## Getting a Straight Line Graph

\[y=mx+c\]

. You may think that if two quantities are not linearly related it is impossible to get a straight line graph between them. THIS IS NOT TRUE! It is often possible to transform variables and plot transformed variables to get a straight line graph.Example: The thin lens equation is

\[\frac{1}{f}=\frac{1}{u}+\frac{1}{v}\]

.We can rewrite this as

\[\frac{1}{v}=- \frac{1}{u}+\frac{1}{f}\]

. and plot \[\frac{1}{u}\]

on the \[x\]

axis against \[\frac{1}{v}\]

on the \[y\]

axis. The \[y\]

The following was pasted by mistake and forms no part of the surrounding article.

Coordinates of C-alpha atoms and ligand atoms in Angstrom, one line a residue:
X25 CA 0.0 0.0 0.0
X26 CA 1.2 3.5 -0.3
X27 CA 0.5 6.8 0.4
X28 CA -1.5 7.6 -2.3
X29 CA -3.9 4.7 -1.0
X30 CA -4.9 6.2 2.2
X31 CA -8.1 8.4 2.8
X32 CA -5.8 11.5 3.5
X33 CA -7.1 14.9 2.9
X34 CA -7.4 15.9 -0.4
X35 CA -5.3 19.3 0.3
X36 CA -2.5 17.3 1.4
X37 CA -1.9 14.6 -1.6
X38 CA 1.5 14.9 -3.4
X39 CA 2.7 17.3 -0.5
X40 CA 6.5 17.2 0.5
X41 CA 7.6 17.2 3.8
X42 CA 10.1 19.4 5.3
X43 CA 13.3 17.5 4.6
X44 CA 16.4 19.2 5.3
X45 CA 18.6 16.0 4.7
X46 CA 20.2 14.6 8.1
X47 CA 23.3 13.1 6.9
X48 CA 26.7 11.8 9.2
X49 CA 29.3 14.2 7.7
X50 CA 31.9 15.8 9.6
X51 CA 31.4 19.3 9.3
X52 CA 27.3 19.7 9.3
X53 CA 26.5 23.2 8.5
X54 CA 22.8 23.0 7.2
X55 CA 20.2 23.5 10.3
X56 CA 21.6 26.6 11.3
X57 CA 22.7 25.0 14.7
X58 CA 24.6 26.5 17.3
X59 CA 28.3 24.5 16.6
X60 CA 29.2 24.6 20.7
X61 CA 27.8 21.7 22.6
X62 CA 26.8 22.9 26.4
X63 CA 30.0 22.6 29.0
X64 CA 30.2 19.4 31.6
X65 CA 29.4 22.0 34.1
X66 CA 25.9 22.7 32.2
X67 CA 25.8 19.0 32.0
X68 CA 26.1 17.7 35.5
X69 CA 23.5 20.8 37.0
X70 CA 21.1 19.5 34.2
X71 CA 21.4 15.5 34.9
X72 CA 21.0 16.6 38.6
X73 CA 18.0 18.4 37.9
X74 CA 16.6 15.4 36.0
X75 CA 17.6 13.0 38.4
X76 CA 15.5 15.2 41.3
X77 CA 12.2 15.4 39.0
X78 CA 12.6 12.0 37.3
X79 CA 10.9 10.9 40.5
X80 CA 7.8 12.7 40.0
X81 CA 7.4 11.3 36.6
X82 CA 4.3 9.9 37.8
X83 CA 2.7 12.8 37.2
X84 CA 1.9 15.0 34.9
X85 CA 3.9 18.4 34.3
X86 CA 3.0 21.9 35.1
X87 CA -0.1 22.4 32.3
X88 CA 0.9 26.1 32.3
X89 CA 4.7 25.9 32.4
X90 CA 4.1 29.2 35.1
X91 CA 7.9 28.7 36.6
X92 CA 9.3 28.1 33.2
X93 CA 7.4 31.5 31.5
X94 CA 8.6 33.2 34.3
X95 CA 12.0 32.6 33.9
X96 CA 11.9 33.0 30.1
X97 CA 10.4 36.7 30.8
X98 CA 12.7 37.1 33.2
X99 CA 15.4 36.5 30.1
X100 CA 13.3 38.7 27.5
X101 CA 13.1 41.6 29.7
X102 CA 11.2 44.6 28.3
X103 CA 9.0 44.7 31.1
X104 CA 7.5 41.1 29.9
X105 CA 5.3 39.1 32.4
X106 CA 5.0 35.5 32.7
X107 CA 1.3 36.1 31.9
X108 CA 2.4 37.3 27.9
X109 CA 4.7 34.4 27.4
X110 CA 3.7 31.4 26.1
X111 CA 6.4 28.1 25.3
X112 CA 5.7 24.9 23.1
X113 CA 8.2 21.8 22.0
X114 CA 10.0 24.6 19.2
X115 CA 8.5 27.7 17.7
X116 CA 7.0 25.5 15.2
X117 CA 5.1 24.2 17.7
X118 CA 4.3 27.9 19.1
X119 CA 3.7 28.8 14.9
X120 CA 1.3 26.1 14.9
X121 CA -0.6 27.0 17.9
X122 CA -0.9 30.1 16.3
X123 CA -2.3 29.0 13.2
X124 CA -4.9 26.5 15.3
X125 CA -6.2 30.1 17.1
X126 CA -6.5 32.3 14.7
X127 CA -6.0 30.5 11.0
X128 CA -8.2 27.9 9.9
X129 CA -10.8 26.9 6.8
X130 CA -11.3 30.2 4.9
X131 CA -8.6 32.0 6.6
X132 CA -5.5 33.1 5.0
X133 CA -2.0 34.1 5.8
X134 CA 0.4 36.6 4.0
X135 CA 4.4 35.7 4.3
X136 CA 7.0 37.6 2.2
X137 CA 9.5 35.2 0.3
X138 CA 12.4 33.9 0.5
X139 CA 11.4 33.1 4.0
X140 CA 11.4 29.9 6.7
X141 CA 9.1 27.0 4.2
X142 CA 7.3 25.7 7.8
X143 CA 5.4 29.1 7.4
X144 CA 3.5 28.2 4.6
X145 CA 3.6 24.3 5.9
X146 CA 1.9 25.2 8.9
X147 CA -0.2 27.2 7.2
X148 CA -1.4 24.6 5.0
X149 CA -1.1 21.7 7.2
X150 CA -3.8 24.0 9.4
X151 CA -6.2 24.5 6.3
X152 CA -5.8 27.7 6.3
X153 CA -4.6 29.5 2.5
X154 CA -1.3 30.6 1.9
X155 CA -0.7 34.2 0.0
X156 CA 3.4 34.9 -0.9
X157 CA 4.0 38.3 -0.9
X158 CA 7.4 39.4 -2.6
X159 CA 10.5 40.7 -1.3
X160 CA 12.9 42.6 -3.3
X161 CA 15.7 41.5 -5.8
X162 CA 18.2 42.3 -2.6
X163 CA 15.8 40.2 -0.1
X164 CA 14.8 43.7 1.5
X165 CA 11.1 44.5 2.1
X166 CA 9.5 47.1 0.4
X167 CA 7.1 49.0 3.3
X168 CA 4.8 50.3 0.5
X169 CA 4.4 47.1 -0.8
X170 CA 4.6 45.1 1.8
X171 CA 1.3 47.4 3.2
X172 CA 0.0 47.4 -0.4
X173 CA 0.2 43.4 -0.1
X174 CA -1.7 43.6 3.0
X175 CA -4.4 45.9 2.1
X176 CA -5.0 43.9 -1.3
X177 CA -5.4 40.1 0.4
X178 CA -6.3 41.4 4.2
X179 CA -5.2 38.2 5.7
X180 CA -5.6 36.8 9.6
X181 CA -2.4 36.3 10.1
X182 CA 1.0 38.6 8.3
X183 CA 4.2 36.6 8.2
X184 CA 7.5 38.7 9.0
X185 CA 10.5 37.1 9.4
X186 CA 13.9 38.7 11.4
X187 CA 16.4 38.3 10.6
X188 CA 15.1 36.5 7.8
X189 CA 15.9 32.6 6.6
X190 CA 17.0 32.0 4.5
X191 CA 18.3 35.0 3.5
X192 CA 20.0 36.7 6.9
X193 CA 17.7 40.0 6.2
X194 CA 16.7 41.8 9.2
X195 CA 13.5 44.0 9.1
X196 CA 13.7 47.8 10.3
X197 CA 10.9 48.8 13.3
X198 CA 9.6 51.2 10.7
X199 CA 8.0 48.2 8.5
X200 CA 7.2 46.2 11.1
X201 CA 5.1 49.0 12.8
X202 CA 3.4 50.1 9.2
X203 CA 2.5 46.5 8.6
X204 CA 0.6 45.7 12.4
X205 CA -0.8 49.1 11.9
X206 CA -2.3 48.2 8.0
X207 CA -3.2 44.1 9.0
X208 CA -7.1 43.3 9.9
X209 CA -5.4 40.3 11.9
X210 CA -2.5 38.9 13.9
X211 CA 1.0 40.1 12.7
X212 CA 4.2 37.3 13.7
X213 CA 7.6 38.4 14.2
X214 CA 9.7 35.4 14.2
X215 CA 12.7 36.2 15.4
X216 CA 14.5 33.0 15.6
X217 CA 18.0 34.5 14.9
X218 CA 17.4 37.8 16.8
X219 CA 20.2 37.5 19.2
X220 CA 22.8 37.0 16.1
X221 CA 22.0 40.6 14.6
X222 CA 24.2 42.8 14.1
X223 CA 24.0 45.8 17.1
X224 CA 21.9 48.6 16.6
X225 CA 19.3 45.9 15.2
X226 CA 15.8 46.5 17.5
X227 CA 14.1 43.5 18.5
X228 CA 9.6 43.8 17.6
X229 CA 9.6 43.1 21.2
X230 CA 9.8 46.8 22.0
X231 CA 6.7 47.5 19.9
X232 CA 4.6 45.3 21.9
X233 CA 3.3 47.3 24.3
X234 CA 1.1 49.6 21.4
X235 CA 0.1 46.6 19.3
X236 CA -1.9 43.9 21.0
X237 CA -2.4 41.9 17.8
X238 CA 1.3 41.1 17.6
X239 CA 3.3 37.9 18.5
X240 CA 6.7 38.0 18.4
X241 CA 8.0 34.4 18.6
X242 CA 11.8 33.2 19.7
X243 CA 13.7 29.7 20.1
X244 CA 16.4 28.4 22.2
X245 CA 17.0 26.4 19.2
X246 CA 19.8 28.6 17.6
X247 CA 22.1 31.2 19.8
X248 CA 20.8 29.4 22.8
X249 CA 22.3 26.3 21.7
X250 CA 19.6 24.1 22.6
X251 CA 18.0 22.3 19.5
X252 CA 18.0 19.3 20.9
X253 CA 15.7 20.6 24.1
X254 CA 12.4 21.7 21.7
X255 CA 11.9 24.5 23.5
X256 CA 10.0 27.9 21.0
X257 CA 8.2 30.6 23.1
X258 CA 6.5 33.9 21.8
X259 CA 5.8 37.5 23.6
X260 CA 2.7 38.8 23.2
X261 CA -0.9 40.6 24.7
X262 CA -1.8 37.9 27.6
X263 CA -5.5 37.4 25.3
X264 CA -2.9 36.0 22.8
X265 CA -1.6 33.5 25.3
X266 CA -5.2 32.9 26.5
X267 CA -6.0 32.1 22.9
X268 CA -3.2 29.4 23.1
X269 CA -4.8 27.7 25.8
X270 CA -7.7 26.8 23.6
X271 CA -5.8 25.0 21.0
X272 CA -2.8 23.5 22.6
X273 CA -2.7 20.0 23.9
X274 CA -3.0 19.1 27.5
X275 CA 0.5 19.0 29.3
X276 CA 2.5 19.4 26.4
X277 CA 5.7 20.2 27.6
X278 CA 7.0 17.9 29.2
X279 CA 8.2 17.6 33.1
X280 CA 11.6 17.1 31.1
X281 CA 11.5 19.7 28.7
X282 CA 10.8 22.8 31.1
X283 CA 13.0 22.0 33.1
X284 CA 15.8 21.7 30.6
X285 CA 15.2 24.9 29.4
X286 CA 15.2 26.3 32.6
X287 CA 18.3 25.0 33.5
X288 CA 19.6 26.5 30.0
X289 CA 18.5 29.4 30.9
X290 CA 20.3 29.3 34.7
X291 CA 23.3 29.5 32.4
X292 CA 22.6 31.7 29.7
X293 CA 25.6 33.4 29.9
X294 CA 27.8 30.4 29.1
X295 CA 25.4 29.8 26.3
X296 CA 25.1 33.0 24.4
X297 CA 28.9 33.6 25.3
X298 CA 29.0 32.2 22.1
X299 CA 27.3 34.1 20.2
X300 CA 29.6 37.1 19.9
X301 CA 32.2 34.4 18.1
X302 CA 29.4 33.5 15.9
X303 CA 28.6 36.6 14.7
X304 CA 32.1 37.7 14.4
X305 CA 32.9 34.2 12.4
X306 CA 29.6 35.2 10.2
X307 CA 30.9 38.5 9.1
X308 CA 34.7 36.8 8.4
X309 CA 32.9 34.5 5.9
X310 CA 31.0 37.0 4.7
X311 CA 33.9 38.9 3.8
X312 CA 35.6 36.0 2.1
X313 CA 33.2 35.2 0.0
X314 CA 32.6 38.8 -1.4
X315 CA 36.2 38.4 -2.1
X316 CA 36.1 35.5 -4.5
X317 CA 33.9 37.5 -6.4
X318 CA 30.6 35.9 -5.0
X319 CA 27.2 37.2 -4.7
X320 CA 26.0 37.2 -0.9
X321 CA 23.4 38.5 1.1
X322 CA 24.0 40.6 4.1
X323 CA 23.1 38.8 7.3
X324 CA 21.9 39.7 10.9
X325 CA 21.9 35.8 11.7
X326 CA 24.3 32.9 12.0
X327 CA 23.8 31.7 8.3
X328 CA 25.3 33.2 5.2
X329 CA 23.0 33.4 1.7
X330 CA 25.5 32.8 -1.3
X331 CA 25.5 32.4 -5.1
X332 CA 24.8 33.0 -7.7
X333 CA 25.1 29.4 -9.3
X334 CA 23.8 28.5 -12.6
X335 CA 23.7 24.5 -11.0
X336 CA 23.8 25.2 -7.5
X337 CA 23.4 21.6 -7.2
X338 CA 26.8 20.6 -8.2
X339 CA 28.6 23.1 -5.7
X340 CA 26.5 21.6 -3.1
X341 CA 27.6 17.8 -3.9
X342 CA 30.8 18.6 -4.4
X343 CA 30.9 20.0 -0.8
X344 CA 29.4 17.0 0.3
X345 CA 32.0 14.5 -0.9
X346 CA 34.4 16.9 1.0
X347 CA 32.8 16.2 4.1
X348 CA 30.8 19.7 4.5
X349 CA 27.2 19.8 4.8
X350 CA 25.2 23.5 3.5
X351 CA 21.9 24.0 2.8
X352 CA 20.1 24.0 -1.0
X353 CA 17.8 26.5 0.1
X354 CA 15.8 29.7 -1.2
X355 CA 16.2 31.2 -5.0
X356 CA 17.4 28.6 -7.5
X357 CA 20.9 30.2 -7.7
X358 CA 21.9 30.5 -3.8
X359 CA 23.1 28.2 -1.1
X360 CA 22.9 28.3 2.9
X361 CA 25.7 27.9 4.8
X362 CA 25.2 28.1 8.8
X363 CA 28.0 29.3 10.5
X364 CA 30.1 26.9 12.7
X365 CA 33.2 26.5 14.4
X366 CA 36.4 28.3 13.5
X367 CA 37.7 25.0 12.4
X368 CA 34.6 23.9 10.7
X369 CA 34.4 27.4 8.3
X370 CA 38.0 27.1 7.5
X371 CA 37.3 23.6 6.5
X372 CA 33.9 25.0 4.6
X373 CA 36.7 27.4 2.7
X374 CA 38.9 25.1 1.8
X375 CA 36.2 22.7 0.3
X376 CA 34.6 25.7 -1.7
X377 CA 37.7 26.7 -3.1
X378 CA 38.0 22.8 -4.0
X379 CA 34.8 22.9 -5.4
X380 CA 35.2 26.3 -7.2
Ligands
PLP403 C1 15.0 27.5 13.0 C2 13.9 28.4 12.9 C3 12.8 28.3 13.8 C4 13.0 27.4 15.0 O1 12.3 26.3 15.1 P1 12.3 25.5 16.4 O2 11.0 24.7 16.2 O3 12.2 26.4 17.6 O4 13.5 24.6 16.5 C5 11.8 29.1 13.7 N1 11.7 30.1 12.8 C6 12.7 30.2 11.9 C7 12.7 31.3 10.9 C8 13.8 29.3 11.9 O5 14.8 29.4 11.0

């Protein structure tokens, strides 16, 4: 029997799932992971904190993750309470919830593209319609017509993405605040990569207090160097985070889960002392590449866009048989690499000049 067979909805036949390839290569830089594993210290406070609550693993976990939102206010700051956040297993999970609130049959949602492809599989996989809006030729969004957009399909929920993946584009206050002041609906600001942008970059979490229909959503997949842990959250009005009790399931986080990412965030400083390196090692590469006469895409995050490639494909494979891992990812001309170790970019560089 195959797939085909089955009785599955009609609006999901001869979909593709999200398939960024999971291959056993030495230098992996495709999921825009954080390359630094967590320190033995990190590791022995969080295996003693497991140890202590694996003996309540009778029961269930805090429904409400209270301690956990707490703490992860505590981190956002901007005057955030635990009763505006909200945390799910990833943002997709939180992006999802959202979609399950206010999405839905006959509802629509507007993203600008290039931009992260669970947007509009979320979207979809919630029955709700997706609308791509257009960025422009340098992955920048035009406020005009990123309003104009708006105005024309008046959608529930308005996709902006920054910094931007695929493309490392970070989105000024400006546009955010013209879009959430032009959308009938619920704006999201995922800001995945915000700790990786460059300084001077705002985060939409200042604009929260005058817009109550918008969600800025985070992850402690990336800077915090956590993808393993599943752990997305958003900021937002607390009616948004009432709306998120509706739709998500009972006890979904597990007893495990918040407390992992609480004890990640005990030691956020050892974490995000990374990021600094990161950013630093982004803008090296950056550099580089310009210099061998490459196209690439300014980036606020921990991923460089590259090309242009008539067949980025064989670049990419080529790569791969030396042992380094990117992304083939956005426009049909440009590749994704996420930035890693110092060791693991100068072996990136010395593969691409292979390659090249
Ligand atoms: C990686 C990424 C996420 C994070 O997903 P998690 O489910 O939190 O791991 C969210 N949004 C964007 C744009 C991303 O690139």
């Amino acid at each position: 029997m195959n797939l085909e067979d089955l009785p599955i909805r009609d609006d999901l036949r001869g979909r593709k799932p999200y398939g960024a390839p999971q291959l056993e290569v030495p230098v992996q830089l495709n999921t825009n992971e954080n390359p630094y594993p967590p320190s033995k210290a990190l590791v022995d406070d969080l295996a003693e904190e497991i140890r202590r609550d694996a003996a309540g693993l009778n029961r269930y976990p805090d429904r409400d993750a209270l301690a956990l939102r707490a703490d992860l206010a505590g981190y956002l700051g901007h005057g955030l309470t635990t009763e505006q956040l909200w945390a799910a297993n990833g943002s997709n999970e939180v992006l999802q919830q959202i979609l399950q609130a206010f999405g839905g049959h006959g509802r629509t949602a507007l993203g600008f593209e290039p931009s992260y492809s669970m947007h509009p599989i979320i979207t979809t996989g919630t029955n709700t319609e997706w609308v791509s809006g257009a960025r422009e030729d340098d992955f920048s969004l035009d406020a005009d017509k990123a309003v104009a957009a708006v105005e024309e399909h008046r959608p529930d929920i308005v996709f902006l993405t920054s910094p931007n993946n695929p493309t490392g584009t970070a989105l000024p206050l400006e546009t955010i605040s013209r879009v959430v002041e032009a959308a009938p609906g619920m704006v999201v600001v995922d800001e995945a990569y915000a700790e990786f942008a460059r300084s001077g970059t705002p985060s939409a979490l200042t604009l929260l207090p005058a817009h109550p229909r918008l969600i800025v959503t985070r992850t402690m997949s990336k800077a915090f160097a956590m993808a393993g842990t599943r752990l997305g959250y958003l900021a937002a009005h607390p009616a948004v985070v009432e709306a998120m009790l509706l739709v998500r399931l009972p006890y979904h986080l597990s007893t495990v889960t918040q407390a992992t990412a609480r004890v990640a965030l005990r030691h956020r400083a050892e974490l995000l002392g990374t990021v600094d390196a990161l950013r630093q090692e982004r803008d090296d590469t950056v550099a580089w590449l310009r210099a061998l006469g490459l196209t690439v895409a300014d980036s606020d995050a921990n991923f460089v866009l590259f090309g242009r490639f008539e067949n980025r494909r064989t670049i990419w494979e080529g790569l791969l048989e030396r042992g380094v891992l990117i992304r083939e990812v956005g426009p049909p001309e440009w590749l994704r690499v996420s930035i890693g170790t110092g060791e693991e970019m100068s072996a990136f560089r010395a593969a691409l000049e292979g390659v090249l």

intercept will be \[\frac{1}{f}\]

and the gradient will be -1.Example: The equation of radioactive decay is

\[N=N_) \times e^{-\lambda t}\]

. We can transform this by taking logs, obtaining \[ln(N)=-\lambda t + ln(N_0) \]

. Now we can get a straight line by plotting \[ln(N)\]

on the \[y\]

axis against \[t\]

on the \[x\]

axis. The gradient will be \[- \lambda\]

and the \[y\]

intercept will be \[ln(N_0)\]

.Example: Boyles Law for an ideal gas is given by

\[pV=CONSTANT\]

where \[p, : V\]

are the pressure and volume respectively of an ideal gas. We can write this equation as \[p=\frac{CONSTANT}{V}\]

and plot \[p\]

on the \[y\]

axis against \[\frac{1}{V}\]

on the \[x\]

axis. The \[y\]

intercept will be 0 (the line will pass through the origin) and the gradient will be \[CONSTANT\]

.